Description One of the primary findings of the work involved the role of small herbivores in regulating tree dynamics in arid savannas. Small herbivores in arid savannas play a similar role to fire in wetter savannas by creating strong bottlenecks to recruitment through browsing. Overall, herbivores significantly impact all aspects of savanna tree demography, reducing recruitment into larger size classes 7-fold and increasing adult mortality 2.5 fold.
In addition, our results also suggest that woody plants in semi-arid savannas are aggregated in clumps despite significant competition from other trees that result in decreased growth rates when in close proximity to neighbors. These results indicate that the spatial distribution of shrubs in these savannas depends on dispersal and establishment processes rather than on competitive, density-dependent mortality.
Exploitation Route Our results demonstrate the critical role that native mammalian herbivores play in preventing woody encroachment in savannas, with implications for management of these systems in arid and semi-arid areas.
Sectors Environment,Other

Description Our findings have implications for the management of arid and semi-arid savannas. We have communicated these results to land managers in Africa where we work.
Sector Environment,Other
Impact Types Policy & public services

Title Tree canopy spatial maps in Experimental Burn Plots, Kruger National Park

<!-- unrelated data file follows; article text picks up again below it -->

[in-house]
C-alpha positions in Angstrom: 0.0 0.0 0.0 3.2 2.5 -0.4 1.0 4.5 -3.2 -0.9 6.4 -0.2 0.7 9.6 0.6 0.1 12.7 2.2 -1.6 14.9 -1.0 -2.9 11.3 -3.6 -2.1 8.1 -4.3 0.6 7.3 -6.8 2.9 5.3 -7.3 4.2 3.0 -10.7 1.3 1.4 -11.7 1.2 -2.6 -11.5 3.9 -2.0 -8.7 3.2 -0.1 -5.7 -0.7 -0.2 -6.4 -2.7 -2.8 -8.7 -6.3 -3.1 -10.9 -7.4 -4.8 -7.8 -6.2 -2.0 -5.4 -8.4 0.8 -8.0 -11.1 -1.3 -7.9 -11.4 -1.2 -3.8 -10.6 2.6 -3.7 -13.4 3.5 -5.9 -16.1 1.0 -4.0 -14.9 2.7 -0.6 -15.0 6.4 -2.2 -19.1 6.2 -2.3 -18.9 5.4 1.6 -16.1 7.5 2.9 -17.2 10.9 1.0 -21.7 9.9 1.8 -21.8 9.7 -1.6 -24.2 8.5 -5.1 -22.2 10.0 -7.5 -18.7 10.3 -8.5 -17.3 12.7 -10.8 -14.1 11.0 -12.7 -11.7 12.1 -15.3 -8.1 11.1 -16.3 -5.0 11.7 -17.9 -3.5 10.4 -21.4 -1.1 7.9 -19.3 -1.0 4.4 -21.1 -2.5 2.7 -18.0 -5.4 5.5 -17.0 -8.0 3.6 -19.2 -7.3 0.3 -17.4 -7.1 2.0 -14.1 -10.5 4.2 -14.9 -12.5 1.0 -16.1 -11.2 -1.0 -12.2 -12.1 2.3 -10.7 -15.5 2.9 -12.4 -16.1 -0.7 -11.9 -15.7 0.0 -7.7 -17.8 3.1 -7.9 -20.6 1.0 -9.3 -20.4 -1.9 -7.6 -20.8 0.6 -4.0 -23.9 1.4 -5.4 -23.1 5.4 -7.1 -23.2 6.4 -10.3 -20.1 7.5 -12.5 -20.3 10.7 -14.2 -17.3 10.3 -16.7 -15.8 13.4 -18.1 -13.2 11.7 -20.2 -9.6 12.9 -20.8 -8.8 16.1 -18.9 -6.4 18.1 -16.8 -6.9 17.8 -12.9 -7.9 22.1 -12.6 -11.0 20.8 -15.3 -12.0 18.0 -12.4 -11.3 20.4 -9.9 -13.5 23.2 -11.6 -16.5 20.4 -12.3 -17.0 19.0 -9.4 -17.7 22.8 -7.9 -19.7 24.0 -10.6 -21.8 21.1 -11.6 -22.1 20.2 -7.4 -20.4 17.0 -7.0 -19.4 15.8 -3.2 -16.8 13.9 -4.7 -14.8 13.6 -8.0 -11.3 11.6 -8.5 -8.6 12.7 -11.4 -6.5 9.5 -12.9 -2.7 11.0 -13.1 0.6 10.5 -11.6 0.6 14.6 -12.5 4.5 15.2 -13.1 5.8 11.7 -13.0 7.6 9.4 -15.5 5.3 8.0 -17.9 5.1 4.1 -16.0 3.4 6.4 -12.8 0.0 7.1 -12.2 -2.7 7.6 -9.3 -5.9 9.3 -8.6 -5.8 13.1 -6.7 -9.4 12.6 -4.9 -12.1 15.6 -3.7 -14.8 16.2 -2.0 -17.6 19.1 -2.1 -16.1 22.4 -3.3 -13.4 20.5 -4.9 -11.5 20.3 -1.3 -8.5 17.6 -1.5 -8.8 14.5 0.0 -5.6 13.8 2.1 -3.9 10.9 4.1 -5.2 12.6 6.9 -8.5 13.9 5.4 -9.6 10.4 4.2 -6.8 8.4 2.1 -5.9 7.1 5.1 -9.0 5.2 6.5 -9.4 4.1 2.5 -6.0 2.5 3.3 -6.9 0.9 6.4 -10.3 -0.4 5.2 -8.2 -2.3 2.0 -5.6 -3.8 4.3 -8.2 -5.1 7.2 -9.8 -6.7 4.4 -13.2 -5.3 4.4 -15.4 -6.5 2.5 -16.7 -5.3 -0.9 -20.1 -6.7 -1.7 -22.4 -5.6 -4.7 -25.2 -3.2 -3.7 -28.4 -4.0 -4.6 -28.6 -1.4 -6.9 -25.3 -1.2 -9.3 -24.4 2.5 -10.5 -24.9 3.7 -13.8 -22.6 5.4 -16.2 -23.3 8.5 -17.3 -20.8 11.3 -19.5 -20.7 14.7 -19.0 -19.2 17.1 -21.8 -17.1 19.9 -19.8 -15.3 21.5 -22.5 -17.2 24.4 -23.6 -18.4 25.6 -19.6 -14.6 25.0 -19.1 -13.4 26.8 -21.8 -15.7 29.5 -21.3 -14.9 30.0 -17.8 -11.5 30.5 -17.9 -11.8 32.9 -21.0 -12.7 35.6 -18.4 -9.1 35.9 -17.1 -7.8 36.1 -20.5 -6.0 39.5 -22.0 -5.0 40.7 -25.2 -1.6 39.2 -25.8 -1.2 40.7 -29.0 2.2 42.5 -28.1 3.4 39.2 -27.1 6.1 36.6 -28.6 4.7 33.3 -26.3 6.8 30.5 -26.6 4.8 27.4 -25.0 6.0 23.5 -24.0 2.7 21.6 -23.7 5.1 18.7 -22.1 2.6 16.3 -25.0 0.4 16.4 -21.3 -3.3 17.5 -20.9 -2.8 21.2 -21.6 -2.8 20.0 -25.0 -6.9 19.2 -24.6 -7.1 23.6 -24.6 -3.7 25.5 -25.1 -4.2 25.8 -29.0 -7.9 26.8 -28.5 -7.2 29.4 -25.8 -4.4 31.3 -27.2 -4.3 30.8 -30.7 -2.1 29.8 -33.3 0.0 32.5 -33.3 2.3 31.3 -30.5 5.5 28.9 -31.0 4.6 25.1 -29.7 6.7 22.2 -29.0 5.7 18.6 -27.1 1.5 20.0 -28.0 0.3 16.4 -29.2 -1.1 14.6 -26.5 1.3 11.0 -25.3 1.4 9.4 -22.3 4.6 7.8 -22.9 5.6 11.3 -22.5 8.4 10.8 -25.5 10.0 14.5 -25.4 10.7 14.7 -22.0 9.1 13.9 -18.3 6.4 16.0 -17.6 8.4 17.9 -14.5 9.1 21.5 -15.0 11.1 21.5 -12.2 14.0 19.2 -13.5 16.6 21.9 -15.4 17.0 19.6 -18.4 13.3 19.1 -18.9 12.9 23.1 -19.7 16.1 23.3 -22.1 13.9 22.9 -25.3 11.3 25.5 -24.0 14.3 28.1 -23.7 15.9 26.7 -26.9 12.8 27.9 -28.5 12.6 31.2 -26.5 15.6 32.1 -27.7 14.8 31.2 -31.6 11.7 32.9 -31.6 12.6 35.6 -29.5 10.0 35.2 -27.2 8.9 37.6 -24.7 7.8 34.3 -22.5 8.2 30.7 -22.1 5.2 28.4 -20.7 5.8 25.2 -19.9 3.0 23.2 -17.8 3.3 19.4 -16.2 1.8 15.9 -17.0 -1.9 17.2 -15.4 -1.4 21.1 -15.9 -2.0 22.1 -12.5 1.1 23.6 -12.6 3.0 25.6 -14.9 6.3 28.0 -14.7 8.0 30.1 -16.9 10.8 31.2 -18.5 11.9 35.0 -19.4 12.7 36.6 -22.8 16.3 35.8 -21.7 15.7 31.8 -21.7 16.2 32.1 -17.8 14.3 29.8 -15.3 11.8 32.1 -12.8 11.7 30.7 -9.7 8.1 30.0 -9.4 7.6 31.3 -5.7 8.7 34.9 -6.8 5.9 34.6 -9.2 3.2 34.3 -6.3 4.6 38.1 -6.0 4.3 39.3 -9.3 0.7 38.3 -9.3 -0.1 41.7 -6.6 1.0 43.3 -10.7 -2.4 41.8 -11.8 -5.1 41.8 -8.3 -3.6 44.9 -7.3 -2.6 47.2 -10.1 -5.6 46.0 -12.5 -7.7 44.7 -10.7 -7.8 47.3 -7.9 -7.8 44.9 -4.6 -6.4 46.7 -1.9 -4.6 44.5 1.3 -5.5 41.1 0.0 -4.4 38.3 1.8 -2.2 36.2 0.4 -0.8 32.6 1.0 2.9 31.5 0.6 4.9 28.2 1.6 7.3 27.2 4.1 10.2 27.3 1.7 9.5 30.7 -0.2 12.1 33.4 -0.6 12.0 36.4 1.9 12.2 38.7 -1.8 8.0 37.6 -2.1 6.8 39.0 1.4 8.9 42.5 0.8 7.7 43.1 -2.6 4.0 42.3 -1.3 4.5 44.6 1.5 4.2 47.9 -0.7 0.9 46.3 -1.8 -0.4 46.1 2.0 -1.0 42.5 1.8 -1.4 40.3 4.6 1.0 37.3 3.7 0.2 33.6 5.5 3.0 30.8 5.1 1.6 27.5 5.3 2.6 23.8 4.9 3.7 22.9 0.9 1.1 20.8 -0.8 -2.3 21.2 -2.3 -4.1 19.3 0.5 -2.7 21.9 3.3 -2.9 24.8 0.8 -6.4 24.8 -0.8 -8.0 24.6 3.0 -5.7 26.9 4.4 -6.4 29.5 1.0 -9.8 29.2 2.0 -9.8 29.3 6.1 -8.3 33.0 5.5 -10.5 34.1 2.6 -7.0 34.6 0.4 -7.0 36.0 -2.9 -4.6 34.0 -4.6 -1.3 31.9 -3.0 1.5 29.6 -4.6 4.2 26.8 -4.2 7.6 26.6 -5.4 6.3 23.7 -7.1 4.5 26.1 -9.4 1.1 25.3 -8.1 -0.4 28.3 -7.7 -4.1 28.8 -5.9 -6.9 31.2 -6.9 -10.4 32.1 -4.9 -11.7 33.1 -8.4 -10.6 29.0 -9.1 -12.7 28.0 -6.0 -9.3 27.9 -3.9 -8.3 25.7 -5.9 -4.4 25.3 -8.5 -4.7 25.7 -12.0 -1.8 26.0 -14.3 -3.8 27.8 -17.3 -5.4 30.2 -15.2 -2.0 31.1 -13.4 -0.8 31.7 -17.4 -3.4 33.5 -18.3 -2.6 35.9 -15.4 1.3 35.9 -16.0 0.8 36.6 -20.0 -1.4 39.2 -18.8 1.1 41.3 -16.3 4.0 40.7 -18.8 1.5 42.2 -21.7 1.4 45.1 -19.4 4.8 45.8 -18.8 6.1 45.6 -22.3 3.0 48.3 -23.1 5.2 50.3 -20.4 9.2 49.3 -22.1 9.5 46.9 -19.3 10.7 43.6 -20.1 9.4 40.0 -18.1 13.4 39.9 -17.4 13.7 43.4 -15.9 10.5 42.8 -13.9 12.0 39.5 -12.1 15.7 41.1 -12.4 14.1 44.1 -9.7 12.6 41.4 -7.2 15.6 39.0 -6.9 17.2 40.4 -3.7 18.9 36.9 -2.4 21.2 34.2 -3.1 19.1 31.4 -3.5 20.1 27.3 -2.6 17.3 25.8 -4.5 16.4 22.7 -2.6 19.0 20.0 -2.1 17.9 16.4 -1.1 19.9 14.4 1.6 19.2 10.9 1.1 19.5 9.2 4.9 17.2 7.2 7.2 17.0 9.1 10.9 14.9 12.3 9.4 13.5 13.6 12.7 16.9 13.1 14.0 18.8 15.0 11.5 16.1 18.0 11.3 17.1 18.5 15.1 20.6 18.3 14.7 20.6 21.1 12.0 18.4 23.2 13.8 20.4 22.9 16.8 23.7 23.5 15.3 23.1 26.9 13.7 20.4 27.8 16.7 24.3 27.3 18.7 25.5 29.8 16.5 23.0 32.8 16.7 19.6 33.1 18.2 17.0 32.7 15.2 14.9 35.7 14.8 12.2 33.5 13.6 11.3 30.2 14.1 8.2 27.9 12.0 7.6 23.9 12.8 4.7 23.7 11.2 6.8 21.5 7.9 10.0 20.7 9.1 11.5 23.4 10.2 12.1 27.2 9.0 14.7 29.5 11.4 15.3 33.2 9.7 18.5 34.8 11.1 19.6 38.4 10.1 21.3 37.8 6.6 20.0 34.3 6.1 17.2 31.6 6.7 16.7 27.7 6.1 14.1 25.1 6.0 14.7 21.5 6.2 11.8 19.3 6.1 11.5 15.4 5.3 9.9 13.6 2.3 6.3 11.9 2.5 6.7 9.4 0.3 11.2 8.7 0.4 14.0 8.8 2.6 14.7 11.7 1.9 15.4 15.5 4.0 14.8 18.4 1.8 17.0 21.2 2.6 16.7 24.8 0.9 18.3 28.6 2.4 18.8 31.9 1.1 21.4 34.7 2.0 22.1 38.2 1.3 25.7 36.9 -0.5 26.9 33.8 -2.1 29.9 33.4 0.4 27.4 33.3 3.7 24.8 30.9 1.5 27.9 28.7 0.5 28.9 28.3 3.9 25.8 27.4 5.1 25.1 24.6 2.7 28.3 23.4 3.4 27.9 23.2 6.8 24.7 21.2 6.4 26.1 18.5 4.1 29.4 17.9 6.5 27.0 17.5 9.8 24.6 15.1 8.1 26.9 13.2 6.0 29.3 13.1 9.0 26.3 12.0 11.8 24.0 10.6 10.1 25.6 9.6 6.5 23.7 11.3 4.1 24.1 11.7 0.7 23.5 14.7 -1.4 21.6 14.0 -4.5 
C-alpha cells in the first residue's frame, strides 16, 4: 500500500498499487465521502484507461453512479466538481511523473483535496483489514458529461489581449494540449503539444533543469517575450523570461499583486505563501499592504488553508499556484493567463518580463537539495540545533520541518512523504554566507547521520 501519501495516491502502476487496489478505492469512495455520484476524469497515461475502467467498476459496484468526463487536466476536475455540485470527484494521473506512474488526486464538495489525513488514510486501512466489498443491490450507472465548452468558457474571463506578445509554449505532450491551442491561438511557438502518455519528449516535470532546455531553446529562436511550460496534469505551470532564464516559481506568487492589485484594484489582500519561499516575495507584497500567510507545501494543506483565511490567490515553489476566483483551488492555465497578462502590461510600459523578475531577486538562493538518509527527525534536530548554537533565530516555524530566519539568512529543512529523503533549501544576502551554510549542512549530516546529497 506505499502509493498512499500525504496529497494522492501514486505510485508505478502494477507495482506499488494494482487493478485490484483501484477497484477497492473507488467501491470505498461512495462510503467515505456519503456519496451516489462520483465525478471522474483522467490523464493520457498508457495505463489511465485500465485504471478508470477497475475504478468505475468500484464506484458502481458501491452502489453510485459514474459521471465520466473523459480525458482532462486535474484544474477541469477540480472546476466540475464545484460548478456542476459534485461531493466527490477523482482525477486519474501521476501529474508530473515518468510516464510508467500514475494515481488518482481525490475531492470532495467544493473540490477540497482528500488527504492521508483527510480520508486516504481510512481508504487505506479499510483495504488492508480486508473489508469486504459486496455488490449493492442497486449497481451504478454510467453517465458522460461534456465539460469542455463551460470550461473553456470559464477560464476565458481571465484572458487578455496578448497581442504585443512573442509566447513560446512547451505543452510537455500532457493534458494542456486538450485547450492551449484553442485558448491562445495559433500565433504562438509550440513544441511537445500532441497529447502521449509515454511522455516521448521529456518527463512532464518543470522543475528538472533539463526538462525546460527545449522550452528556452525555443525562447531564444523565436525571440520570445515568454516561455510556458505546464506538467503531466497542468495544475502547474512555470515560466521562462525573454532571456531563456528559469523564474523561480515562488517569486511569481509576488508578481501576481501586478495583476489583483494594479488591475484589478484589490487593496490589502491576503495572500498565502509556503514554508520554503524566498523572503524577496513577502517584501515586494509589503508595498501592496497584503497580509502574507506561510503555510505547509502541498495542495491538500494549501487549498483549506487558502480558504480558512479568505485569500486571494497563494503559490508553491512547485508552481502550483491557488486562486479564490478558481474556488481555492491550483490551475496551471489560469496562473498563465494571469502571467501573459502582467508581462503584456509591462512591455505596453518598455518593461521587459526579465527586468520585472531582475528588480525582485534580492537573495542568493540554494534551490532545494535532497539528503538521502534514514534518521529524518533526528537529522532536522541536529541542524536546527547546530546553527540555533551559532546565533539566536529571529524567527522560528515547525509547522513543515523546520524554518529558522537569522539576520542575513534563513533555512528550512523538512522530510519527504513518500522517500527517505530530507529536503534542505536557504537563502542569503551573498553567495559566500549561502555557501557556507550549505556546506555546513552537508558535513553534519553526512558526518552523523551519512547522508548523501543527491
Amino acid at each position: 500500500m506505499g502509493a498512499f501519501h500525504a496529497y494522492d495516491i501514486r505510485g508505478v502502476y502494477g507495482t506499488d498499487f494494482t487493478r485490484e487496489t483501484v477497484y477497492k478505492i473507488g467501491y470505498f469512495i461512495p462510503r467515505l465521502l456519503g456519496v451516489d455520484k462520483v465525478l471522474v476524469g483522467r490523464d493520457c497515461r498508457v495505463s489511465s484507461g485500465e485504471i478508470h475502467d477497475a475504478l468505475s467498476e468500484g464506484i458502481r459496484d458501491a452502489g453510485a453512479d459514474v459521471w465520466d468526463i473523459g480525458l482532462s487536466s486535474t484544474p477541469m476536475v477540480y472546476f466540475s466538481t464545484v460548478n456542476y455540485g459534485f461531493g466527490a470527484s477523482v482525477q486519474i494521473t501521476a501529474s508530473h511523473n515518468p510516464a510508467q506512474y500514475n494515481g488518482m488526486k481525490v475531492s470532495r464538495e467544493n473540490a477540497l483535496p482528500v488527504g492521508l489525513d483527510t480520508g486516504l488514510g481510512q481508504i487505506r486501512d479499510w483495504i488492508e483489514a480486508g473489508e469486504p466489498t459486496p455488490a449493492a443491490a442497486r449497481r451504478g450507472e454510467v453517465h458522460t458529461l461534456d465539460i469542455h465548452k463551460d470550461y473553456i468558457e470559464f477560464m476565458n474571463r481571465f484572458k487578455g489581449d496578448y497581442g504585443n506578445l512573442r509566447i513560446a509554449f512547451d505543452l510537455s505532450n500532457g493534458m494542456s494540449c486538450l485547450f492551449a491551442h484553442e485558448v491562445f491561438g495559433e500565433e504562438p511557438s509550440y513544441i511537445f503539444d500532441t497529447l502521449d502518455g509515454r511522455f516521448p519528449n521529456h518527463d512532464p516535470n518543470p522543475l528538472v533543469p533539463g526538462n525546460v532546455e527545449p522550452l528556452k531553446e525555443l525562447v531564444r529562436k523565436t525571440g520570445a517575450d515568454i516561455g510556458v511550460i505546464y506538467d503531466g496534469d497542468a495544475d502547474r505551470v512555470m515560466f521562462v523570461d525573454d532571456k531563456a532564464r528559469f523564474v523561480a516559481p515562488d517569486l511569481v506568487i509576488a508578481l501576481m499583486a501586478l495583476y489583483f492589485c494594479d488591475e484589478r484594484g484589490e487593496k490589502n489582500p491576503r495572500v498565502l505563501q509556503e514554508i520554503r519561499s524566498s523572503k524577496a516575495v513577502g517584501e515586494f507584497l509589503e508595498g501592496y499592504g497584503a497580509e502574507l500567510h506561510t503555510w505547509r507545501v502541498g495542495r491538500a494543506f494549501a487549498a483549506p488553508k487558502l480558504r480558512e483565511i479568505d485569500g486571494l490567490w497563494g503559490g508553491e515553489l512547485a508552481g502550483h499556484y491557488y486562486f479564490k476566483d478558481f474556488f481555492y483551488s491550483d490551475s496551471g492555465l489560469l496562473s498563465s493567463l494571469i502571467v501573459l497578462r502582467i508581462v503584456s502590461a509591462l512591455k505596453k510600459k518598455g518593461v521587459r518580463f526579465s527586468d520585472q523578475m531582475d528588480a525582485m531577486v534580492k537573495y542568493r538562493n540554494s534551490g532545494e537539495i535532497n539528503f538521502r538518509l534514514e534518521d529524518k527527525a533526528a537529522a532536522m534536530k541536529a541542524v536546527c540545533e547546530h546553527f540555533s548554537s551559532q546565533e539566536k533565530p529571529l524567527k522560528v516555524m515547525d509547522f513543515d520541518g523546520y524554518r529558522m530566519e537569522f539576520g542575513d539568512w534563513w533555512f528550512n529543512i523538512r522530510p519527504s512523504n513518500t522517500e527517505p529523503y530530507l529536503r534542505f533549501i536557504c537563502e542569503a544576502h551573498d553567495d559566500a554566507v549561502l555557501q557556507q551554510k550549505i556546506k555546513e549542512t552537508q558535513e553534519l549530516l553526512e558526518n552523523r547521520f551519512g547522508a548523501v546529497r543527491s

Description Spatially explicit time series maps of tree canopies in the experimental burn plots of the Kruger National Park, South Africa 
Type Of Material Database/Collection of data 
Year Produced 2014 
Provided To Others? Yes  
Impact The classified maps, generated from aerial photos, were provided to the Scientific Services, South African National Parks. The data are now available to other researchers working in the Kruger National Park. 
Description Collaboration on data synthesis with Colorado State University 
Organisation Colorado State University
Country United States 
Sector Academic/University 
PI Contribution Provided data for a synthesis paper on the role of facilitative versus competitive effects of trees on understory communities in savannas
Collaborator Contribution Provided additional data from other sites and was responsible for data analysis and manuscript write-up
Impact One manuscript published: Dohn, J., Dembélé, F., Karembé, M., Moustakas, A., Amévor, K. A., & Hanan, N. P. (2013). Tree effects on grass growth in savannas: competition, facilitation and the stressgradient hypothesis. Journal of Ecology, 101(1), 202-209. Another manuscript in preparation.
Start Year 2009
Description Collaboration with USDA-ARS 
Organisation U.S. Department of Agriculture USDA
Country United States 
Sector Public 
PI Contribution Collected and analysed data on herbivore effects on savanna tree communities, and wrote up a manuscript.
Collaborator Contribution Access to the site, and to earlier data from the site, to analyze growth, recruitment and mortality of savanna woody plants in the presence and absence of herbivory.
Impact One paper published from the collaboration: Sankaran M., D. J. Augustine, and J. Ratnam. 2013.Native ungulates of diverse body sizes collectively regulate long-term woody plant demography and structure of a semi-arid savanna. Journal of Ecology 101:1389-1399. Another manuscript in preparation
Start Year 2009
Description Collaboration with the Scientific Services, Kruger National Park 
Organisation SANParks
Country South Africa 
Sector Charity/Non Profit 
PI Contribution Worked in conjunction with the Scientific Services Kruger National Park on the role of fire and competition in regulating savanna tree community dynamics.
Collaborator Contribution Access to long-term experimental burn plots and logistical support in the field.
Impact Strengthening of partnerships between scientists; improved understanding of savanna community dynamics with implications for managers
Start Year 2007